National Academies Press: OpenBook
« Previous: Appendix C: Poster Abstracts
Suggested Citation:"Appendix D: Workshop Attendees." National Research Council. 2009. Strengthening High School Chemistry Education Through Teacher Outreach Programs: A Workshop Summary to the Chemical Sciences Roundtable. Washington, DC: The National Academies Press. doi: 10.17226/12533.
×
Page 56
Suggested Citation:"Appendix D: Workshop Attendees." National Research Council. 2009. Strengthening High School Chemistry Education Through Teacher Outreach Programs: A Workshop Summary to the Chemical Sciences Roundtable. Washington, DC: The National Academies Press. doi: 10.17226/12533.
×
Page 57

Below is the uncorrected machine-read text of this chapter, intended to provide our own search engines and external engines with highly rich, chapter-representative searchable text of each book. Because it is UNCORRECTED material, please consider the following text as a useful but insufficient proxy for the authoritative book pages.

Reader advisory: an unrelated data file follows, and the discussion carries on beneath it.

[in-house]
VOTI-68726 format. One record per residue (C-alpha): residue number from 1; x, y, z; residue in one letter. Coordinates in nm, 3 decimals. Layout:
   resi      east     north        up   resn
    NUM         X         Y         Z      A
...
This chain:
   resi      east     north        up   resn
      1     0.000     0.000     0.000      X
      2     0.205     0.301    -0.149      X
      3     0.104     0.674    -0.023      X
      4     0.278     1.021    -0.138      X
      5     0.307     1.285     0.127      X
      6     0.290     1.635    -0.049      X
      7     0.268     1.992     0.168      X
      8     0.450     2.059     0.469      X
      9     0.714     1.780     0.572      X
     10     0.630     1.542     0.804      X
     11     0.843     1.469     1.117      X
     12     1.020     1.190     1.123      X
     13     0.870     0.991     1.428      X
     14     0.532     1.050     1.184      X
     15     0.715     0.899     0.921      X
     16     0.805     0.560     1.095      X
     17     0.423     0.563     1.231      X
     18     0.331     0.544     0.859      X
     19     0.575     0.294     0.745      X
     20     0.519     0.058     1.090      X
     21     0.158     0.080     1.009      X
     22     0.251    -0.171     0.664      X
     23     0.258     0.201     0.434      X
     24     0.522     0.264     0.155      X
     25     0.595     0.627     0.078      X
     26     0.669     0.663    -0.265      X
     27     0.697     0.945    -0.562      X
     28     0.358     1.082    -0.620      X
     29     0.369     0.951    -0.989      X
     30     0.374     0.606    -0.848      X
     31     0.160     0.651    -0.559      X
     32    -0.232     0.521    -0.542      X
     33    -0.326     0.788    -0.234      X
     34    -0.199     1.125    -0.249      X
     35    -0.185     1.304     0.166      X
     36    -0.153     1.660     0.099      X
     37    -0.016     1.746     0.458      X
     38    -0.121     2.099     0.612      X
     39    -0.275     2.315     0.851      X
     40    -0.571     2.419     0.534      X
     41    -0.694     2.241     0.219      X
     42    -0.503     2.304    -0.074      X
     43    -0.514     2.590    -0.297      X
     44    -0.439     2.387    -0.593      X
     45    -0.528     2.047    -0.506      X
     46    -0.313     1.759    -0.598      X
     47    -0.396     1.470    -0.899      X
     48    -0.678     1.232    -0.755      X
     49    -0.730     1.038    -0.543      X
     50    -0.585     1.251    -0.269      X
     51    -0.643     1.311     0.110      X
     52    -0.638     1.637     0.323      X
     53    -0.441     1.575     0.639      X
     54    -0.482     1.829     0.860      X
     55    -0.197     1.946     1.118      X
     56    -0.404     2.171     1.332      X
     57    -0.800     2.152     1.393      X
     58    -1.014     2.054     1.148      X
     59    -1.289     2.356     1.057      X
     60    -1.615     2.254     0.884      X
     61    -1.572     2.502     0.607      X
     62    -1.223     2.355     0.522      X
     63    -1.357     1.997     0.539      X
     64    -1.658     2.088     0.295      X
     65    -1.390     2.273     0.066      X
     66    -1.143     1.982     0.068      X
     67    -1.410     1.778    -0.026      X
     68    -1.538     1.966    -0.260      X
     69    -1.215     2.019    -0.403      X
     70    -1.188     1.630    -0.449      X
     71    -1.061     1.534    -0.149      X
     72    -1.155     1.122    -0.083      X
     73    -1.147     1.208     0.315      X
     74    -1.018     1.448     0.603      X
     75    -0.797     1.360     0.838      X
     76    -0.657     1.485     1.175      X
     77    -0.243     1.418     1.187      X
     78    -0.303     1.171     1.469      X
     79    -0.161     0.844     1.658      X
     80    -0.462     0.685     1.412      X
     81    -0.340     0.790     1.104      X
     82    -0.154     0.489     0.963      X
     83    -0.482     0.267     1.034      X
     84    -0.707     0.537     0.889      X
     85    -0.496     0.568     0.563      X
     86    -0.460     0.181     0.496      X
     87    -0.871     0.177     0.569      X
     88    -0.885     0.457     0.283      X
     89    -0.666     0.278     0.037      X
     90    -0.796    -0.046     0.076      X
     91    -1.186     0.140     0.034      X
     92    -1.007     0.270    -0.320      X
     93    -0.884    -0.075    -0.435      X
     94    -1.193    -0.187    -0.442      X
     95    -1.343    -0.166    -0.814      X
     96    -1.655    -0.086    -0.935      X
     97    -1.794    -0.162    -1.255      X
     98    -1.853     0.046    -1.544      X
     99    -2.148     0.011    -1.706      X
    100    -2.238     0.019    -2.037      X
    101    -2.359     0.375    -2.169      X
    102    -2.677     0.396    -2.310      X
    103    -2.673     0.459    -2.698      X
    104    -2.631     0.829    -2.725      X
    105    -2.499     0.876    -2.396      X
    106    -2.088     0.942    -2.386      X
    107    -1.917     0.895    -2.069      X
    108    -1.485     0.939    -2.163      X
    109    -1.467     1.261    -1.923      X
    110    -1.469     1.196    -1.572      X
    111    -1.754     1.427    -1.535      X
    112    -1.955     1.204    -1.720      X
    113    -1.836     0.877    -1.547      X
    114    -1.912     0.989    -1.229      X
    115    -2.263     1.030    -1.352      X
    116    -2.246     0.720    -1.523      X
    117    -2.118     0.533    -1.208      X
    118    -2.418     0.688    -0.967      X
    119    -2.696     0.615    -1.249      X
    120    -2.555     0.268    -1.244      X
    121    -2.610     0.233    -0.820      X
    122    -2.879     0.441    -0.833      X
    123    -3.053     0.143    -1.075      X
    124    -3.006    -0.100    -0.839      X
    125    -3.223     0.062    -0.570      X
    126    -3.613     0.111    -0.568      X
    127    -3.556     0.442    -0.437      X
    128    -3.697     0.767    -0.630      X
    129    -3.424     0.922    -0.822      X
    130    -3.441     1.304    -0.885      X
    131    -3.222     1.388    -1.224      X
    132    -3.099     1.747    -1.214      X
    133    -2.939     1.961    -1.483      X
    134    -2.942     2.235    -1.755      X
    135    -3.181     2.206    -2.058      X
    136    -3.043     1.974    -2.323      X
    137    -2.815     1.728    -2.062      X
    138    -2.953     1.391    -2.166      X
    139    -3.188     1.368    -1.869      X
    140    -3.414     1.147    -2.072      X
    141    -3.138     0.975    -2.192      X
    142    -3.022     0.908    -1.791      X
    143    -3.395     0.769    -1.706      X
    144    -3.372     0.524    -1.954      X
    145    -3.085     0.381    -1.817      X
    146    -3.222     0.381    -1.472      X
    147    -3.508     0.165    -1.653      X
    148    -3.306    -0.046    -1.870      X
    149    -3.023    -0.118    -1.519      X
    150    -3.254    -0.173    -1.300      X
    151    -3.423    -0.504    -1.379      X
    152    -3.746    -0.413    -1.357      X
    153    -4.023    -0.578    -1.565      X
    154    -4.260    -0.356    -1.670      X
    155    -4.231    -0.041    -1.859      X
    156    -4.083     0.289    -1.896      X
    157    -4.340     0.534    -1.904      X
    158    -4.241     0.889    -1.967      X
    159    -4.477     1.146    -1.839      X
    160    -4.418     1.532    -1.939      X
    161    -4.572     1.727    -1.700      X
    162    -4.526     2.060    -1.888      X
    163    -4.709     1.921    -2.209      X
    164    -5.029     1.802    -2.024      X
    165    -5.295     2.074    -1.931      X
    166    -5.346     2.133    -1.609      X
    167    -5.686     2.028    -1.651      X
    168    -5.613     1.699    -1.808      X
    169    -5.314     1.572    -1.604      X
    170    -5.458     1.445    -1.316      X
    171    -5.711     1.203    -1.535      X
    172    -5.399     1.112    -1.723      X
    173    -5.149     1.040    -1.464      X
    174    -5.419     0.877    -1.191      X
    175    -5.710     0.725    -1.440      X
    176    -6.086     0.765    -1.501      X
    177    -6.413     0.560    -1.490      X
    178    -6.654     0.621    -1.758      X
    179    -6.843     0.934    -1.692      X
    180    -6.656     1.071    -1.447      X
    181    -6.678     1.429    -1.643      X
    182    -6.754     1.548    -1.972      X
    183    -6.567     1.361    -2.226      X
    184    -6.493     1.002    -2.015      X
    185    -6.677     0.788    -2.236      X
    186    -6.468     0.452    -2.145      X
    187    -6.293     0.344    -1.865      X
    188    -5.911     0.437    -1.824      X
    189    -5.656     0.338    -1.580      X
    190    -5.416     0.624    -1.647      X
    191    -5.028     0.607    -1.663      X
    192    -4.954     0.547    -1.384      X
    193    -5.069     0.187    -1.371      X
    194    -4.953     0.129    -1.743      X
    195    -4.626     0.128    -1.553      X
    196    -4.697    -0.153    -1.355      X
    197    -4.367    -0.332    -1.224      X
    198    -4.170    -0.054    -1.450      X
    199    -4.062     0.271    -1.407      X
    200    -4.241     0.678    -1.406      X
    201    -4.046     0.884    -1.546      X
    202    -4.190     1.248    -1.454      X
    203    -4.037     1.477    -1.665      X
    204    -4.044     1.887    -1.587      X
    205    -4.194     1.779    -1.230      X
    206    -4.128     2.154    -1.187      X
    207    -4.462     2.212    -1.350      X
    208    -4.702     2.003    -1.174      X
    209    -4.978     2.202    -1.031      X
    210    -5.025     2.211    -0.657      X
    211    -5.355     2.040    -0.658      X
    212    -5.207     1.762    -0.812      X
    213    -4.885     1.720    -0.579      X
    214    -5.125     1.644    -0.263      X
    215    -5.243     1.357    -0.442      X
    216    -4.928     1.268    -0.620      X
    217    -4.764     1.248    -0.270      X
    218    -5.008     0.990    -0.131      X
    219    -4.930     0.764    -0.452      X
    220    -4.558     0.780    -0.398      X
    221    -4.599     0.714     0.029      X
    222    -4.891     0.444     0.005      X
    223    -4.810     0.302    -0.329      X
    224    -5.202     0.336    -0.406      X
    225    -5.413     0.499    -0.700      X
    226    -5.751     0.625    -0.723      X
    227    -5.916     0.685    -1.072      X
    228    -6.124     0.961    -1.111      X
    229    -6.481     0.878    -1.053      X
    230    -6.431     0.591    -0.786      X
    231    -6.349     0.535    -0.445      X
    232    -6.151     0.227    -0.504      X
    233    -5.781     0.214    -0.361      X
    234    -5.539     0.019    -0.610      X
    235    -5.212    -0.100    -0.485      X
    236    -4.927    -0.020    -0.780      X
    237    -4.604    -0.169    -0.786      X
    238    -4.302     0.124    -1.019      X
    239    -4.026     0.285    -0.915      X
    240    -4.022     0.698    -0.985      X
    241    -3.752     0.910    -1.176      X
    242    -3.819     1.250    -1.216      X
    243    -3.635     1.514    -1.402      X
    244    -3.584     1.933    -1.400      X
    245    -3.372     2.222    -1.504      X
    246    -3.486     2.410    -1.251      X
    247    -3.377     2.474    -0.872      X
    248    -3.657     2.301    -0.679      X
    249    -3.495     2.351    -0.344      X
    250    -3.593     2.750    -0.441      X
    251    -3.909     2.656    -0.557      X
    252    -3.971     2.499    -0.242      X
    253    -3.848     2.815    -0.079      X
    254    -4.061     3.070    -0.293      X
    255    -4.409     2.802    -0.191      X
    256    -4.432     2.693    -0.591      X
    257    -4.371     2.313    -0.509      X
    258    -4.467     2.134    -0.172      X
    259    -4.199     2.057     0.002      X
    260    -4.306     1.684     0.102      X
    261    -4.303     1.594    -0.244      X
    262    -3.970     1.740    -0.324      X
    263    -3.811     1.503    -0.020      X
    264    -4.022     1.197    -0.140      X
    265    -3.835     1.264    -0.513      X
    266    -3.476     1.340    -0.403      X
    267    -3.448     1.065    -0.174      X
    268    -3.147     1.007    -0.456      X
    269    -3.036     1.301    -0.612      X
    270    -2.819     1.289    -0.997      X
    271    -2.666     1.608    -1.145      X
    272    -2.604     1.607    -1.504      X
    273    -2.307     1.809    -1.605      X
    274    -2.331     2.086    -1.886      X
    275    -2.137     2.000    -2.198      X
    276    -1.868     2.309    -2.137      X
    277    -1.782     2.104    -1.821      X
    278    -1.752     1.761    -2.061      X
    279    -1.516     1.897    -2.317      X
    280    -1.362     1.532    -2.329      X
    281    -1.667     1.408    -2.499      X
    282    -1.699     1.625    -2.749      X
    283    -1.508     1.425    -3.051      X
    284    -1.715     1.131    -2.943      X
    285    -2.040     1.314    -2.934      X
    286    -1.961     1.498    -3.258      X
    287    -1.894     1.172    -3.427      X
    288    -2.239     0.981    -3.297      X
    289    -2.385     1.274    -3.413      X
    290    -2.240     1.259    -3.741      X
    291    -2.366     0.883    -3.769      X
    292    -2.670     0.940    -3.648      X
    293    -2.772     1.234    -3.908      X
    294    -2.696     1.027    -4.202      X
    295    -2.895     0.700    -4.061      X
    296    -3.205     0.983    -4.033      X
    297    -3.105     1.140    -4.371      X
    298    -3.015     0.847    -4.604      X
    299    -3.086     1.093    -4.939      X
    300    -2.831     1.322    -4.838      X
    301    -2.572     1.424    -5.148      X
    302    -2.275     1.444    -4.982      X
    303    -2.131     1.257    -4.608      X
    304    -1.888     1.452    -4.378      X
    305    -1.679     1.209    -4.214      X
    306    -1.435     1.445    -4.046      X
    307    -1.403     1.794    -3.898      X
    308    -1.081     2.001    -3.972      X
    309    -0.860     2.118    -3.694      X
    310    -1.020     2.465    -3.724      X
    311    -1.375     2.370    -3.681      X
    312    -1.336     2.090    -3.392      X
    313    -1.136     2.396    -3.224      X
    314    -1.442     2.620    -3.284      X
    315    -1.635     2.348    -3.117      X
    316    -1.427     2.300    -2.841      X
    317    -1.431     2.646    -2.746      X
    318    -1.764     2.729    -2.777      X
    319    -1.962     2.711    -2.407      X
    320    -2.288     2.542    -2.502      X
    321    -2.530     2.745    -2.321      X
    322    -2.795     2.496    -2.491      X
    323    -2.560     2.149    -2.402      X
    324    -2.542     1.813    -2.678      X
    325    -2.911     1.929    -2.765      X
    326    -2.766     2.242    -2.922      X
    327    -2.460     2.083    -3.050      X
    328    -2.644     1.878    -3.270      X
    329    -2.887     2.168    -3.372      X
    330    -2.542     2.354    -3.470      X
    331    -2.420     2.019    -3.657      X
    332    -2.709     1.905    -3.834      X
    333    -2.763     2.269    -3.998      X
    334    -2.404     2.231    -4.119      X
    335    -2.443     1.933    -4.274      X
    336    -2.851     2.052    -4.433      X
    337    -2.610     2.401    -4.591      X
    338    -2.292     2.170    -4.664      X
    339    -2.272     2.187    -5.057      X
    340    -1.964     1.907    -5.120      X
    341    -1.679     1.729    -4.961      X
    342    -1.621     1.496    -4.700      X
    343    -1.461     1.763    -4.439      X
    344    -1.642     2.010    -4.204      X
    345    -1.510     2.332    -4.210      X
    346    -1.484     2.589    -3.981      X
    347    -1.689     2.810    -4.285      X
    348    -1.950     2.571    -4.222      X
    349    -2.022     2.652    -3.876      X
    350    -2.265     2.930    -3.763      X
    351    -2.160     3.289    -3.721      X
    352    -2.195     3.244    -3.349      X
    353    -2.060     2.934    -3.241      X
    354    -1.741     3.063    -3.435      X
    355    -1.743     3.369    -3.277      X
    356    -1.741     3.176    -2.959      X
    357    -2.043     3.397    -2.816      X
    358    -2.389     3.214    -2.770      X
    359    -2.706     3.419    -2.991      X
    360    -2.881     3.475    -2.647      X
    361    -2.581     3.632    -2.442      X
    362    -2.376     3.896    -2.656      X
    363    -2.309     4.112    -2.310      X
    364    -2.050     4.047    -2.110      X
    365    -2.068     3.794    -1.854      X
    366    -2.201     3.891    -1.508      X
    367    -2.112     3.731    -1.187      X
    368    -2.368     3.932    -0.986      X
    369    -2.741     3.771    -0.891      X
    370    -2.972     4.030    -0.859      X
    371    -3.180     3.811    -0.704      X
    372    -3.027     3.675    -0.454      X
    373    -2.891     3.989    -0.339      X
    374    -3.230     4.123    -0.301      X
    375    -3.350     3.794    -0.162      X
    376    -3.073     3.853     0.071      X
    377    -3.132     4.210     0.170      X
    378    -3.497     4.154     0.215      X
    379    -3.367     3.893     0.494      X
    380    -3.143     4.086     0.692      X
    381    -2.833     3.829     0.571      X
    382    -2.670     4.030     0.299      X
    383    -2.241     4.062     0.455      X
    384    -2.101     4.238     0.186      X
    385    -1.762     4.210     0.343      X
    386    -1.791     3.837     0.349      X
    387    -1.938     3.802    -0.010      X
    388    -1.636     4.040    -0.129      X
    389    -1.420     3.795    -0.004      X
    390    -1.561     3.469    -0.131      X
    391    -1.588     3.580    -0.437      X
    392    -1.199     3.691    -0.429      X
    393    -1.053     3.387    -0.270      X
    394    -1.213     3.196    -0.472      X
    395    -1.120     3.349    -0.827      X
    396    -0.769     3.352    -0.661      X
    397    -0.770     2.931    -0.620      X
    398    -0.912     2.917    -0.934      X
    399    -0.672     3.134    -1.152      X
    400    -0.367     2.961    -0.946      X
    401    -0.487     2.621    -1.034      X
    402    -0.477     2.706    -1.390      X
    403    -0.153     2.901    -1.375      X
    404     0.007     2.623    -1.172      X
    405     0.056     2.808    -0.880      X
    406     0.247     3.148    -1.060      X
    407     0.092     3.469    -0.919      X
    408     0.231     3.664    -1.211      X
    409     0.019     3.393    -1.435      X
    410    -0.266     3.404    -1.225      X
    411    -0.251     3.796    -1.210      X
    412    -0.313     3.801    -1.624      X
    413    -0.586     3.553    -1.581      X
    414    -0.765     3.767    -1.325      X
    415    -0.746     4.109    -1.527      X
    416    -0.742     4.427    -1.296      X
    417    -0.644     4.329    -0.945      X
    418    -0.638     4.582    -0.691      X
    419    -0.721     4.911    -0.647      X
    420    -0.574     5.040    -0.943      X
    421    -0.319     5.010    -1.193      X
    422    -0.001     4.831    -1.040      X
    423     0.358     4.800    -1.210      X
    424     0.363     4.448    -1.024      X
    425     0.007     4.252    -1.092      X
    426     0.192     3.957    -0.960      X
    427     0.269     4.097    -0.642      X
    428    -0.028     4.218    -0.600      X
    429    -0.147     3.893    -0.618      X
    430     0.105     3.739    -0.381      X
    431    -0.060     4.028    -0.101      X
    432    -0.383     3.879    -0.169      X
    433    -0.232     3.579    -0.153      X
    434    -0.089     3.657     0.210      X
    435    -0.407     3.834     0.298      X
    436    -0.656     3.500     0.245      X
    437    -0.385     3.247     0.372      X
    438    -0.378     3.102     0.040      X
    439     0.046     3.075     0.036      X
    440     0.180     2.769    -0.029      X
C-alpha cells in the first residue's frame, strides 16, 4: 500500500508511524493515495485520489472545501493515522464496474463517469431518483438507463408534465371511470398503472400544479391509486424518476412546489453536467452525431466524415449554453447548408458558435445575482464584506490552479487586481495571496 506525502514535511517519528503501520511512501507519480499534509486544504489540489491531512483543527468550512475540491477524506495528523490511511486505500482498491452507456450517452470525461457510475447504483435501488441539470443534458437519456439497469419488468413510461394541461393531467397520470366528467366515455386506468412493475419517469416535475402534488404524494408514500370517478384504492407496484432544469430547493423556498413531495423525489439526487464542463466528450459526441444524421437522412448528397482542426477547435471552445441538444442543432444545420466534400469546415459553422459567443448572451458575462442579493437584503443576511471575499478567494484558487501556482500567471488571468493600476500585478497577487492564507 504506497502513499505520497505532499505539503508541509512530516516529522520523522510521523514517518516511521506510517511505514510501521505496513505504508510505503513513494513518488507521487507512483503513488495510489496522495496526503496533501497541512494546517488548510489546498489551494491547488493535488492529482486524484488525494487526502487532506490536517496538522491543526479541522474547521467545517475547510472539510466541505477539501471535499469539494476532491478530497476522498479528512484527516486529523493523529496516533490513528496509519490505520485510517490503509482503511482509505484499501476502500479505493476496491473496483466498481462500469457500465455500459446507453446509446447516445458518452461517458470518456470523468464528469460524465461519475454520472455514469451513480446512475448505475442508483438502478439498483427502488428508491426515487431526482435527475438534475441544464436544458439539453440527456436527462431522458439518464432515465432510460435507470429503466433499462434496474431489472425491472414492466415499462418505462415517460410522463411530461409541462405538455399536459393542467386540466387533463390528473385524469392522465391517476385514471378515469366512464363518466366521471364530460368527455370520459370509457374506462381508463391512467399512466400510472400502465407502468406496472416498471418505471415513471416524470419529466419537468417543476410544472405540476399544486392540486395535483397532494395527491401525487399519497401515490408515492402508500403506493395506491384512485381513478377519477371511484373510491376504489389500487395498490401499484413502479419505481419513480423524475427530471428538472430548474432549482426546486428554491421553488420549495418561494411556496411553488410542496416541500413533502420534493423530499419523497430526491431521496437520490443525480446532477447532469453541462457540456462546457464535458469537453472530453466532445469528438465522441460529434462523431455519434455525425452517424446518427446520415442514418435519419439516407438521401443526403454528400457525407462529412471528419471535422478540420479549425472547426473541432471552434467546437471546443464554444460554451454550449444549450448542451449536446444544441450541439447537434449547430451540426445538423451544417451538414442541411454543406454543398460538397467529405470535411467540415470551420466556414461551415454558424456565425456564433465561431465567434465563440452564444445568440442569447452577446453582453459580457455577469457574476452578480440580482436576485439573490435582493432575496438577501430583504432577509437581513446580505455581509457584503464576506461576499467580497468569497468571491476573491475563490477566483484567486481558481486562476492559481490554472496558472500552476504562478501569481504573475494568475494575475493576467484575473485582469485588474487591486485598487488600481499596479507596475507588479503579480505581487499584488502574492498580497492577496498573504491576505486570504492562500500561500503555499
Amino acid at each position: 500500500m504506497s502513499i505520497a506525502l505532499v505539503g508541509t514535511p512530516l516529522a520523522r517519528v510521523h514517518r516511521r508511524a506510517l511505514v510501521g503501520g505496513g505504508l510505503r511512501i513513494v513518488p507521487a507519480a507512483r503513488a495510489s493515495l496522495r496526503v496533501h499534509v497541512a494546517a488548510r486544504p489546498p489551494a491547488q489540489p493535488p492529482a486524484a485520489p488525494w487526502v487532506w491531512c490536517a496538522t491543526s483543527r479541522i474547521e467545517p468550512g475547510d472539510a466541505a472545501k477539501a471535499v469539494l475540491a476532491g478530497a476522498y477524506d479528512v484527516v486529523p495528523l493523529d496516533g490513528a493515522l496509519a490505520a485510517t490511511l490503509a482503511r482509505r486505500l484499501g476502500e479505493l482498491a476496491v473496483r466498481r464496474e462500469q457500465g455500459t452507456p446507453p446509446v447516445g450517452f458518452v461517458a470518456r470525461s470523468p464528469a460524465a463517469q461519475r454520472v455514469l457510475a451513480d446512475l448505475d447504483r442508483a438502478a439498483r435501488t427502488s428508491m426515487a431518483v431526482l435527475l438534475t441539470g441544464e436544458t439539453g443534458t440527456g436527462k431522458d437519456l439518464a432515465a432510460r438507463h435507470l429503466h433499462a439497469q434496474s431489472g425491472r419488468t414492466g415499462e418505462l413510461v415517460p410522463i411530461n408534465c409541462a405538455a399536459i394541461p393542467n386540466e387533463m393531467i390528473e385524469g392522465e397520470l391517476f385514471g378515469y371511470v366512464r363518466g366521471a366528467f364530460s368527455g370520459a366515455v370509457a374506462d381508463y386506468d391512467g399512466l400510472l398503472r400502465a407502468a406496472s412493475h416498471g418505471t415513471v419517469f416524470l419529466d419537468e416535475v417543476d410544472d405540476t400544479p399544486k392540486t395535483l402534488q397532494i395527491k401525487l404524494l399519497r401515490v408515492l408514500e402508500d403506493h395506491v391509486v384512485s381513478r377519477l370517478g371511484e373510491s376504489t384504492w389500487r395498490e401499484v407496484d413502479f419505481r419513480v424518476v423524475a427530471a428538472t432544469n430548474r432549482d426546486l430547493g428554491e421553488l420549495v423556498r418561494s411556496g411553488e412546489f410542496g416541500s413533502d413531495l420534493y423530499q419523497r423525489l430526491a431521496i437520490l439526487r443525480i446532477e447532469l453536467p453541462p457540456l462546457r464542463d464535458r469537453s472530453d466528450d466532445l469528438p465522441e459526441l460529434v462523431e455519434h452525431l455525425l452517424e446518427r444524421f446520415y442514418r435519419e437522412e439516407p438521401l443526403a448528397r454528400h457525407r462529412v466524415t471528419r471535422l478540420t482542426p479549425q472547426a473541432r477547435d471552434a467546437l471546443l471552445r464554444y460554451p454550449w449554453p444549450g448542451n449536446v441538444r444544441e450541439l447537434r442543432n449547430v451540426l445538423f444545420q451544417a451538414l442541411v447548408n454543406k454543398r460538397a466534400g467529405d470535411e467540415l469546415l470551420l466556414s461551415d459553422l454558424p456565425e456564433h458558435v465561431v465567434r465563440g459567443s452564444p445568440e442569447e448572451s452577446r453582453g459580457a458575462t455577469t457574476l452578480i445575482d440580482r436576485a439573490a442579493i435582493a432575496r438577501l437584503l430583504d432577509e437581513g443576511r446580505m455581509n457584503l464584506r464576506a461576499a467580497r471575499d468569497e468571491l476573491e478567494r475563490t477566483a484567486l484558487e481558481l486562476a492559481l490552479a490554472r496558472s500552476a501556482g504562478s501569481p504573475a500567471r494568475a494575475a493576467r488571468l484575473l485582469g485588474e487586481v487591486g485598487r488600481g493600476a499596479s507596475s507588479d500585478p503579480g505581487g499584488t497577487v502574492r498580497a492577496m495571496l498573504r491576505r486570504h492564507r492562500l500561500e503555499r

D Workshop Attendees Roxie Allen, Association of Chemistry Teachers of Texas Myra Halpin, North Carolina School of Sciences and (ACT2), Houston Mathematics, Durham Patricia Baisden, National Nuclear Security Kiara Hargrove, Baltimore Polytechnic Institute, Administration/Department of Energy, Washington, DC Baltimore, Maryland L. Anthony Beck, National Institutes of Health, Bethesda, Alex Harris, Brookhaven National Laboratory, Upton, Maryland New York Michael Berman, Air Force Office of Scientific Research, Sharon Haynie, E. I. du Pont de Nemours and Company, Arlington, Virginia Wilmington, Delaware Constance Blaise, University of Pennsylvania, Eric Jakobsson, University of Illinois, Urbana-Champaign Philadelphia Ellen M. Johnson, Wilmington Friends School, Paul Bryan, Chevron, Richmond, California Wilmington, Delaware Mark Cardillo, Camille & Henry Dreyfus Foundation, Bonnie Kaiser, The Rockefeller University, New York New York Thomas E. Keller, National Academy of Sciences, William Carroll, Oxy Chem, Dallas, Texas Washington, DC Charles Casey, University of Wisconsin, Madison Brian J. Kennedy, Thomas Jefferson High School for John Chen, Lehigh University, Bethlehem, Pennsylvania Science and Technology, Alexandria, Virginia Katherine Covert, National Science Foundation, Mary Kirchoff, American Chemical Society, Arlington, Virginia Washington, DC Edward Crowe, Carnegie Corporation, Washington, DC Michael Klein, University of Pennsylvania, Philadelphia Hai-Lung Dai, Temple University, Philadelphia, Jeff Krause, Department of Energy, Washington, DC Pennsylvania Sandra Laursen, University of Colorado, Boulder Reeny Davison, ASSET Inc., Pittsburgh, Pennsylvania Marshall Lih, National Science Foundation, Arlington, Jeff Dilks, Department of Energy, Washington, DC Virginia Jay Dubner, Columbia University, New York Paul McKenzie, Centocor R&D, Radnor, Pennsylvania Diana Dummitt, University of Illinois at Jin Montclare, State University of New York, Brooklyn Urbana-Champaign Sergey Nizkorodov, University of California, Irvine Caryn Galatis, Thomas A. Edison High School, Susan V. Olesik, Ohio State University, Columbus Alexandria, Virginia Gilbert Pacey, Miami University, Oxford, Ohio Penny J. Gilmer, Florida State University, Tallahassee Michael Page, California State Polytechnic University, Marta Gmurczyk, American Chemical Society, Pomona Washington, DC Joan T. Prival, National Science Foundation, Arlington, Bryce Hach, Hach Scientific Foundation, Fort Collins, Virginia Colorado Marquita Qualls, Entropia, West Chester, Pennsylvania Michael Rogers, National Institutes of Health, Bethesda, Maryland 56